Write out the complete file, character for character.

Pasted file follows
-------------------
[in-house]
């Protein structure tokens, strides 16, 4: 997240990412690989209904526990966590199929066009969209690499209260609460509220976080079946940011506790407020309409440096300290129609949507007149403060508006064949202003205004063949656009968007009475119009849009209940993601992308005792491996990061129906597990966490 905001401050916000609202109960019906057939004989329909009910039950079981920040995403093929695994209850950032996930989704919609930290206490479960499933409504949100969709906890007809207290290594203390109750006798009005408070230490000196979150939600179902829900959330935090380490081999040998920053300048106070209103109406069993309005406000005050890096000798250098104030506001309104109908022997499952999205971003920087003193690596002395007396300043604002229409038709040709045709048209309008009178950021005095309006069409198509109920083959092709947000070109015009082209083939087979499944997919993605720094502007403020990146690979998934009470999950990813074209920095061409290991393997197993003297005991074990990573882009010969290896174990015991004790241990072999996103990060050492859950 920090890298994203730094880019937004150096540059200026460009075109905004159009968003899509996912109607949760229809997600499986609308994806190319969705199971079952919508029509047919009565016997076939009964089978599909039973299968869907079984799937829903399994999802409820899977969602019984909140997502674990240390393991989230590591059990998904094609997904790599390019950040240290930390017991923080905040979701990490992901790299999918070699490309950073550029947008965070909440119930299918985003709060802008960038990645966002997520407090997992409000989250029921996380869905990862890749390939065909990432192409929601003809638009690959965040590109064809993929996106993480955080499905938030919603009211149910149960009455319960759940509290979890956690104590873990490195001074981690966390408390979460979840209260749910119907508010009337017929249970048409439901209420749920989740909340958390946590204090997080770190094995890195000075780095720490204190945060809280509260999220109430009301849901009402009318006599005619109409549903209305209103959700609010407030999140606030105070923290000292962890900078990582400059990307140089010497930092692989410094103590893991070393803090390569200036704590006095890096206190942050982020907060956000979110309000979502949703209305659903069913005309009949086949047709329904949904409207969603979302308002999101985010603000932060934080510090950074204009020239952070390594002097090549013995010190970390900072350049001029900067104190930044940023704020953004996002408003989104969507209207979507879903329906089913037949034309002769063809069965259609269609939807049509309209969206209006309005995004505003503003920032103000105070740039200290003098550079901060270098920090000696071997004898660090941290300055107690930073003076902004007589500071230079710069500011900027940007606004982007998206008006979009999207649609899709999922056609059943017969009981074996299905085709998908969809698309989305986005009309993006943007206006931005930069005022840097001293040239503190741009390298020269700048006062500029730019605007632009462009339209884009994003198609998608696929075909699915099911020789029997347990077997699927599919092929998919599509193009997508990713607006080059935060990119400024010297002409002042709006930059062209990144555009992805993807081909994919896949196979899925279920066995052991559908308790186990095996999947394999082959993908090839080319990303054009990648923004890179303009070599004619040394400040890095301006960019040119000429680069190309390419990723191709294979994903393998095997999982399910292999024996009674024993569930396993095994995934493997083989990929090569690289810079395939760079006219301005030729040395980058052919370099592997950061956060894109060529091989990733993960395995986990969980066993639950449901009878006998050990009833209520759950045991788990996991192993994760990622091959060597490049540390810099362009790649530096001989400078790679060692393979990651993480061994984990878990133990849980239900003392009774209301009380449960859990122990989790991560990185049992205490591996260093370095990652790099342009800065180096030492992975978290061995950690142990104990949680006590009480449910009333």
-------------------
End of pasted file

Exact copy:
[in-house]
């Protein structure tokens, strides 16, 4: 997240990412690989209904526990966590199929066009969209690499209260609460509220976080079946940011506790407020309409440096300290129609949507007149403060508006064949202003205004063949656009968007009475119009849009209940993601992308005792491996990061129906597990966490 905001401050916000609202109960019906057939004989329909009910039950079981920040995403093929695994209850950032996930989704919609930290206490479960499933409504949100969709906890007809207290290594203390109750006798009005408070230490000196979150939600179902829900959330935090380490081999040998920053300048106070209103109406069993309005406000005050890096000798250098104030506001309104109908022997499952999205971003920087003193690596002395007396300043604002229409038709040709045709048209309008009178950021005095309006069409198509109920083959092709947000070109015009082209083939087979499944997919993605720094502007403020990146690979998934009470999950990813074209920095061409290991393997197993003297005991074990990573882009010969290896174990015991004790241990072999996103990060050492859950 920090890298994203730094880019937004150096540059200026460009075109905004159009968003899509996912109607949760229809997600499986609308994806190319969705199971079952919508029509047919009565016997076939009964089978599909039973299968869907079984799937829903399994999802409820899977969602019984909140997502674990240390393991989230590591059990998904094609997904790599390019950040240290930390017991923080905040979701990490992901790299999918070699490309950073550029947008965070909440119930299918985003709060802008960038990645966002997520407090997992409000989250029921996380869905990862890749390939065909990432192409929601003809638009690959965040590109064809993929996106993480955080499905938030919603009211149910149960009455319960759940509290979890956690104590873990490195001074981690966390408390979460979840209260749910119907508010009337017929249970048409439901209420749920989740909340958390946590204090997080770190094995890195000075780095720490204190945060809280509260999220109430009301849901009402009318006599005619109409549903209305209103959700609010407030999140606030105070923290000292962890900078990582400059990307140089010497930092692989410094103590893991070393803090390569200036704590006095890096206190942050982020907060956000979110309000979502949703209305659903069913005309009949086949047709329904949904409207969603979302308002999101985010603000932060934080510090950074204009020239952070390594002097090549013995010190970390900072350049001029900067104190930044940023704020953004996002408003989104969507209207979507879903329906089913037949034309002769063809069965259609269609939807049509309209969206209006309005995004505003503003920032103000105070740039200290003098550079901060270098920090000696071997004898660090941290300055107690930073003076902004007589500071230079710069500011900027940007606004982007998206008006979009999207649609899709999922056609059943017969009981074996299905085709998908969809698309989305986005009309993006943007206006931005930069005022840097001293040239503190741009390298020269700048006062500029730019605007632009462009339209884009994003198609998608696929075909699915099911020789029997347990077997699927599919092929998919599509193009997508990713607006080059935060990119400024010297002409002042709006930059062209990144555009992805993807081909994919896949196979899925279920066995052991559908308790186990095996999947394999082959993908090839080319990303054009990648923004890179303009070599004619040394400040890095301006960019040119000429680069190309390419990723191709294979994903393998095997999982399910292999024996009674024993569930396993095994995934493997083989990929090569690289810079395939760079006219301005030729040395980058052919370099592997950061956060894109060529091989990733993960395995986990969980066993639950449901009878006998050990009833209520759950045991788990996991192993994760990622091959060597490049540390810099362009790649530096001989400078790679060692393979990651993480061994984990878990133990849980239900003392009774209301009380449960859990122990989790991560990185049992205490591996260093370095990652790099342009800065180096030492992975978290061995950690142990104990949680006590009480449910009333």